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Wednesday, April 9, 2008

Hulk Mad, Hulk want Crunch Credit


So I was sitting on my couch, innocently reading this week's New Yorker when I was viciously attacked by yet another article on credit. How many f*@%ing "credit crunch" pieces am I going to need to read? Well, Aaron, I'm glad you asked that. A quick google news search returns a healthy 40,000 articles matching "credit crunch", not a single one of them pertaining to the more palatable subjects involving the words "extra" or "captain". Anyways, there's a lot of shit written about this credit crunch we're all apparently in. The problem is, as consumers, we aren't in a credit crunch. We're swimming in a proverbial sea of credit card offers. Even as everyone and their destitute cousin are defaulting on their mortgages, we can all still convince someone to extend a few thousand dollars of credit. And yes, if you have poor credit already, it's tough to get a card, but you can. That's the problem. It's not in the bankruptcy laws, and it's not the fiscal irresponsibility of the general public, it's the fact that it is still profitable for a credit card company even when people default. Actually, thanks to Bush, it's even more profitable now because traditional bankruptcy (involving complete absolution of debt) is 40% more difficult to file.

I'd like to look at how our country has handled two other evils, drugs and file sharing. In both instances it is illegal to engage in that particular evil. However, in each case, in order to curtail their use, the government has focused on stopping the supply. Why? Because there are fewer distributors than users, and if there is no crack, no one can smoke it. Okay, there's some solid logic. We don't make life tougher for the millions of users, we make life tougher for the thousands of dealers and the people hosting the files (a la napster, P2P is another issue.)So, cut off the supply, good idea. And how do they handle the consumer credit crisis? Obviously they punish the consumer, make it difficult for him to forgo his debts and once he does sort everything out, make it difficult for him to get credit at a reasonable rate for the rest of his life. Like many Nash equilibria, that strategy is not pareto optimal. The credit card company doesn't get its money and the consumer is effed. Wouldn't it be nice to make it all work out. In an ideal world couldn't I just borrow money from the guy next to me and pay him back? Why can't real life be just a bit more like that? Why can't we prevent these credit card companies from making predatory offers of 0% balance transfers and low initial financing rates? Why isn't there a law on the number of credit cards one can use? There are laws on how much corporations can borrow, why not extend those to consumers? Why can I get a new credit card and transfer my delinquent balance from the old card to the new one? Much like crack to a crackhead, people are going to always want stuff, and they will buy stuff as long as they have a capability to get it. So cut off the enablers, cut off the credit card companies. Don't make it tougher to get out of debt, make it tougher to get into debt.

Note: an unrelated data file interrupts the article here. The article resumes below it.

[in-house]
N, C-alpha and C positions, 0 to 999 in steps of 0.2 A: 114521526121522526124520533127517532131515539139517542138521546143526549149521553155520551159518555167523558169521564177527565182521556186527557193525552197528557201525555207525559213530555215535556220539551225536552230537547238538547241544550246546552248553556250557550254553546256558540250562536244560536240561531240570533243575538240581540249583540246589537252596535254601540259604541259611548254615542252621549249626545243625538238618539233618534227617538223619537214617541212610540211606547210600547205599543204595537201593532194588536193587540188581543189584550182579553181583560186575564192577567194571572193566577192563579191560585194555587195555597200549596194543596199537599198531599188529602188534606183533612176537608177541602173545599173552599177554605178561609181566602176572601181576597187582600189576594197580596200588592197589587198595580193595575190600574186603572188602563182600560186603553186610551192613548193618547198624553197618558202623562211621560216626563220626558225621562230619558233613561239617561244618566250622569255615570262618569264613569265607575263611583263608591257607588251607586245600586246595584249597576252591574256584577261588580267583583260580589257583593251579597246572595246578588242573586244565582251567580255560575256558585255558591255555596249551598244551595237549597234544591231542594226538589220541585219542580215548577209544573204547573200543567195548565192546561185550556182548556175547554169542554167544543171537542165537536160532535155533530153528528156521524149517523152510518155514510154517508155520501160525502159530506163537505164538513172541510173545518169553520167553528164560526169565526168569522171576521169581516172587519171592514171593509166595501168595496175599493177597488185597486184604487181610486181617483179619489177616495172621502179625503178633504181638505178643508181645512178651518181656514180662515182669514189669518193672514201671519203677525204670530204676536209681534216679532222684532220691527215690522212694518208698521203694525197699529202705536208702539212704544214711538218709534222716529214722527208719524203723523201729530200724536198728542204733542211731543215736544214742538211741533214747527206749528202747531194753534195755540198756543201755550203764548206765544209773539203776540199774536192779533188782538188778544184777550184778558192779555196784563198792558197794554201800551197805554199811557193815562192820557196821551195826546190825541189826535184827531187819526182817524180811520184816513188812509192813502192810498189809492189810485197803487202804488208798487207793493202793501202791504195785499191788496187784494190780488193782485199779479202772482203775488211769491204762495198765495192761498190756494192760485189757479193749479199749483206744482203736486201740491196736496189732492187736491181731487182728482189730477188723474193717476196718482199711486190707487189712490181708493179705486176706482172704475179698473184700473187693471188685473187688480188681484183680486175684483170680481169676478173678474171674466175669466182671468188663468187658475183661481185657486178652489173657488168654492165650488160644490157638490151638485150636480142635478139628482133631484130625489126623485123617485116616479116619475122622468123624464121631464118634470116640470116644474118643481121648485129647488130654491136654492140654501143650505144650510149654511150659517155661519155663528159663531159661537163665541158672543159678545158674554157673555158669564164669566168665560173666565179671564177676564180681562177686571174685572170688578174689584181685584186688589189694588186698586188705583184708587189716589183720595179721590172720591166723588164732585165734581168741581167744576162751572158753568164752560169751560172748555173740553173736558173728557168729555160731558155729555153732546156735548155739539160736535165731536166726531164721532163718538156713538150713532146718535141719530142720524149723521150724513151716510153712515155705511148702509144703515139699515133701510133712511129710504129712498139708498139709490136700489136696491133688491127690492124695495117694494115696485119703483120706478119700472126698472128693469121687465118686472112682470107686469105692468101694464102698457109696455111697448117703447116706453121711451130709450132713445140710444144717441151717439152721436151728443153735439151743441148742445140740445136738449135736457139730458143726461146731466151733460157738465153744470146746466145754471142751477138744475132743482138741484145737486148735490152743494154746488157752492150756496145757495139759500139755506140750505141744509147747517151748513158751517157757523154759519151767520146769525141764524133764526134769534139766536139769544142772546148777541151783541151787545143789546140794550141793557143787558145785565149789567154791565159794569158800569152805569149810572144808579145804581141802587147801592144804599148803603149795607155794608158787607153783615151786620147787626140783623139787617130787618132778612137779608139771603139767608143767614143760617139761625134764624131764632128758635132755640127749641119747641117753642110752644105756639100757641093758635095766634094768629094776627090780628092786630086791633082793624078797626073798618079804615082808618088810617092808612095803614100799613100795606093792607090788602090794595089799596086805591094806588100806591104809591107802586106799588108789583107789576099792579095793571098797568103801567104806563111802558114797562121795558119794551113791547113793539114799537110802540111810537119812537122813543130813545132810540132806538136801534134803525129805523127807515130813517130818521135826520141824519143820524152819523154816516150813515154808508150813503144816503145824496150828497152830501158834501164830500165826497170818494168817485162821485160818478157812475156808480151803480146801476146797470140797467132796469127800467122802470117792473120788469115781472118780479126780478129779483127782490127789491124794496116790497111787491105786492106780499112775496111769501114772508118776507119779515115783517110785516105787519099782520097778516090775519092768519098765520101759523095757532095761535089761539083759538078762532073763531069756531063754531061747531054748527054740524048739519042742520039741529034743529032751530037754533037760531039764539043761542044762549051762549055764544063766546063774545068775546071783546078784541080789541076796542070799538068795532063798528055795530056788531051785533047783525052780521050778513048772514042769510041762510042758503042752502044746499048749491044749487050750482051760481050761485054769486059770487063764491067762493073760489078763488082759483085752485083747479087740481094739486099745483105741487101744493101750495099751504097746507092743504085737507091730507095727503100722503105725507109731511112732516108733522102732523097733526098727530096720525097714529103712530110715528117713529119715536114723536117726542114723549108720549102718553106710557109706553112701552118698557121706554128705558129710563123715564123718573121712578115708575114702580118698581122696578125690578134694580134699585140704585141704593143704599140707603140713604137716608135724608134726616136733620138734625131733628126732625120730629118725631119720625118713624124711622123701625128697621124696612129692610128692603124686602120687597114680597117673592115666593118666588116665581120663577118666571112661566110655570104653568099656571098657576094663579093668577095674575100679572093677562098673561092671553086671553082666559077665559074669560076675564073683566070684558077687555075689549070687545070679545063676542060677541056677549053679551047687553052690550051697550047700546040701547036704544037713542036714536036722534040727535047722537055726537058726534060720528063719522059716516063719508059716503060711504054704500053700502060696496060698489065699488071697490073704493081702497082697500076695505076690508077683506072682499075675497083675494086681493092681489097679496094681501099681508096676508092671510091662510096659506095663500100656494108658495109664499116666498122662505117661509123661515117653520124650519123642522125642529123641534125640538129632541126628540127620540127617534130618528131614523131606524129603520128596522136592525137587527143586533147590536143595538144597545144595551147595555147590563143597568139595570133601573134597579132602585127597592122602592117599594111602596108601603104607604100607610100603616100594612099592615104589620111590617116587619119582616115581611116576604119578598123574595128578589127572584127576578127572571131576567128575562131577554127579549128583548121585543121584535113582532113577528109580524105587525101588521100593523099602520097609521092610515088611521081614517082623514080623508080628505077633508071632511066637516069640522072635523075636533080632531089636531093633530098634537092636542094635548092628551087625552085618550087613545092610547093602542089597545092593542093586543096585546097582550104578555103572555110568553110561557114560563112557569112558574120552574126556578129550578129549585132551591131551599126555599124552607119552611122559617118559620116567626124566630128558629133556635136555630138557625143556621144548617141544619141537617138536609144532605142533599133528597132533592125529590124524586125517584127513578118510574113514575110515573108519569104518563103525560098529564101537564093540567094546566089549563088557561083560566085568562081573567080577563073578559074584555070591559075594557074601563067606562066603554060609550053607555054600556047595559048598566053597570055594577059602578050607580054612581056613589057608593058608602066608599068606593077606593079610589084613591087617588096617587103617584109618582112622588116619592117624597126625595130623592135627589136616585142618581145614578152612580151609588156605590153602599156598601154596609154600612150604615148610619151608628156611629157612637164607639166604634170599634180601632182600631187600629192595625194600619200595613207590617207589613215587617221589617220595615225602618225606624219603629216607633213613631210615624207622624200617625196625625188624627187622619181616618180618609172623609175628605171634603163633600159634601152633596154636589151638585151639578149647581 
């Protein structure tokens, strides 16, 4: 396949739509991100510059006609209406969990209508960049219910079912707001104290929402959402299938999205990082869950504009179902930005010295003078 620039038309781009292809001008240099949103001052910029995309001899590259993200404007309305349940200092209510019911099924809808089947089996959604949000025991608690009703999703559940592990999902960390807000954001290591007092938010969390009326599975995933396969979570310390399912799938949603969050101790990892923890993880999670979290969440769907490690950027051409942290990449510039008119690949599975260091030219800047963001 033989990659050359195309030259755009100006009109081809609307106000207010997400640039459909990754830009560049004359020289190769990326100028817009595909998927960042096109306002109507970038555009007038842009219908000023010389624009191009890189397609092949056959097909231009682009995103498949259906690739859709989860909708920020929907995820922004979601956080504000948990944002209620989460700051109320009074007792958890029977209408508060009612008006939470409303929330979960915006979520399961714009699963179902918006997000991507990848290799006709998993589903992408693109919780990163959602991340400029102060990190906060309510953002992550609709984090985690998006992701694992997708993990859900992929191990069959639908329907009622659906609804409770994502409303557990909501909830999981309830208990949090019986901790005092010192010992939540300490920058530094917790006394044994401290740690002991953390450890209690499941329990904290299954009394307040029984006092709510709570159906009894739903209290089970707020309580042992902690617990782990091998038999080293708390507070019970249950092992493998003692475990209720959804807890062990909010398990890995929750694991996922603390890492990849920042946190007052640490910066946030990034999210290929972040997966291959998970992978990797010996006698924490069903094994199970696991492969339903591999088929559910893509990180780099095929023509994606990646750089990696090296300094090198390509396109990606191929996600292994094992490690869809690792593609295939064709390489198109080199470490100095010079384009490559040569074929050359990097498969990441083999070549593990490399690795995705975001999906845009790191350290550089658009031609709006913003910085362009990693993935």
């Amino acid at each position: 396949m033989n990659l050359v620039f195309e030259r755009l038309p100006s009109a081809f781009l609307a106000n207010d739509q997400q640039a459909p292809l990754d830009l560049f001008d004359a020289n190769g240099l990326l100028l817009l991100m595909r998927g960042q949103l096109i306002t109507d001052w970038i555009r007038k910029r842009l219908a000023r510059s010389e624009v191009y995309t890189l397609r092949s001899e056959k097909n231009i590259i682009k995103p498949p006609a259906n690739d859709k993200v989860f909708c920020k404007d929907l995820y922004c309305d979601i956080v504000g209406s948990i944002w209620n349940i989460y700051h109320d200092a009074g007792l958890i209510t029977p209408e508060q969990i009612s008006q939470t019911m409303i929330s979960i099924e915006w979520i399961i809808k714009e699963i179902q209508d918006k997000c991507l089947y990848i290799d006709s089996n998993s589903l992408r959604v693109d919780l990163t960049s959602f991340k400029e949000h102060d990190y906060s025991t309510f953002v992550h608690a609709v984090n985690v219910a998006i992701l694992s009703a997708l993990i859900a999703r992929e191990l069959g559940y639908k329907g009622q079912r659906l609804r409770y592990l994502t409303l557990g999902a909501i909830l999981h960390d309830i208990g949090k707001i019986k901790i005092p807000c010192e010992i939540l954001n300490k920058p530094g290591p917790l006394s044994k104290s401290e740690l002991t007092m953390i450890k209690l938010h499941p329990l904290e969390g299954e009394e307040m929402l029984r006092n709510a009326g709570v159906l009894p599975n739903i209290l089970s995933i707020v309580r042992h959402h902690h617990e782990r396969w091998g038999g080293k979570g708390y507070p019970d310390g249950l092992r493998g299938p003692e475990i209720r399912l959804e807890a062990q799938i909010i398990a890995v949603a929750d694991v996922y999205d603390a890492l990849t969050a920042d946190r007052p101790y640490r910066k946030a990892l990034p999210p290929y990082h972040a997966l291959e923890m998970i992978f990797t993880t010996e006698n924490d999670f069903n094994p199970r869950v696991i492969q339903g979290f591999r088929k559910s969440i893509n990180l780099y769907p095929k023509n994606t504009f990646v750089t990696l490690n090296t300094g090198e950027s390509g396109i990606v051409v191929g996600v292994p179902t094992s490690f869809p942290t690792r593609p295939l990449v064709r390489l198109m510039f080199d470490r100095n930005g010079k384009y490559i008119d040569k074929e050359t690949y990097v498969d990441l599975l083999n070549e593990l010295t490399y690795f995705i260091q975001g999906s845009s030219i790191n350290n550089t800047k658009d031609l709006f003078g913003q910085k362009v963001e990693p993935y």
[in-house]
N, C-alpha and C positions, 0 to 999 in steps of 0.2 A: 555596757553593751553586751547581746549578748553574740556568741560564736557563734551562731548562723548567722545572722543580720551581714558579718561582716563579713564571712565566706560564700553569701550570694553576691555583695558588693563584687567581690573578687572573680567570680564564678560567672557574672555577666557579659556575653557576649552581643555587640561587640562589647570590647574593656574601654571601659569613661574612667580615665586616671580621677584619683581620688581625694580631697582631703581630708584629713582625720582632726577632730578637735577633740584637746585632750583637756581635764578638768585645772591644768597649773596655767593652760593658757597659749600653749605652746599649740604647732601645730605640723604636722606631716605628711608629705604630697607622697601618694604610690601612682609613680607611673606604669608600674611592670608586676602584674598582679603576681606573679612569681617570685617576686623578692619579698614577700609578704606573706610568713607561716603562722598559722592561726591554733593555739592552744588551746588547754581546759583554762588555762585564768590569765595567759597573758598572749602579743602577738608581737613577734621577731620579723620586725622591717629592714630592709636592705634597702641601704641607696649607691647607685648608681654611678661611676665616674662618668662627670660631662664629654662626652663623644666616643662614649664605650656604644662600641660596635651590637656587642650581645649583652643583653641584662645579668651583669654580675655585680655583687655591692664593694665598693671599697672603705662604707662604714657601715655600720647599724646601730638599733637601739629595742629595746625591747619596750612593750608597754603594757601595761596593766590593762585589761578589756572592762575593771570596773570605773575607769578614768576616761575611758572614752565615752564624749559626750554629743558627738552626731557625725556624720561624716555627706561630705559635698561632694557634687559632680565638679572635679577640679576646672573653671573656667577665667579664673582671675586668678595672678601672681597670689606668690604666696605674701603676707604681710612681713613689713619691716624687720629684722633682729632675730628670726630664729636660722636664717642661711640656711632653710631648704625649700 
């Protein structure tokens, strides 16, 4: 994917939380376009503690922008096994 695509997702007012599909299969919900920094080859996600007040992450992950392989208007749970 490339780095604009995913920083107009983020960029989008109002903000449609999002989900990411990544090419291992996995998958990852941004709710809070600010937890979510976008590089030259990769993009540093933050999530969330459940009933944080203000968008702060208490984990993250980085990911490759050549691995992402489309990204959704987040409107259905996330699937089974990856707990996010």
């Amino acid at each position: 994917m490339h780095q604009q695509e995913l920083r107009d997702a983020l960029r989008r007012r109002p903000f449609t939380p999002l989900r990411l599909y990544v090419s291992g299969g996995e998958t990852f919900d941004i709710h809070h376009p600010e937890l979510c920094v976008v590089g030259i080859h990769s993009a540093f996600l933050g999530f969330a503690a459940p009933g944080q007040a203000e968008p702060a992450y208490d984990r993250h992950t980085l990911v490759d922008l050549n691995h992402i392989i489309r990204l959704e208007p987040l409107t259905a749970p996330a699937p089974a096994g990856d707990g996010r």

Many people would argue that competition in the consumer credit market reveals the optimal interest rate for consumer credit, which limits the use of the instrument, much as it does in any other market. However the consumer situation is not parallel to most markets. If the only way IBM will finance a new project is to issue bonds with a 20% yield, they simply won't do the project. If the only way Joe Johnson will get his new tv is to put it on a card that charges him 0% interest for the first three months, he'll do it in a heartbeat. Then when the interest rate is around 20% three months later, he'll switch cards and do it again. Eventually he will overload himself and the 20% will kick in and Joe is stuck with a bunch of new stuff including a healthy amount of debt. So why don't we just change that new bankruptcy law and enact some consumer protection measures? Make it difficult to get into debt by either making it less profitable for the credit card companies to extend predatory credit or by passing laws against such practices. It's a fairly simple solution that we've employed elsewhere. And if that fails we can always just root out consumerism in America.

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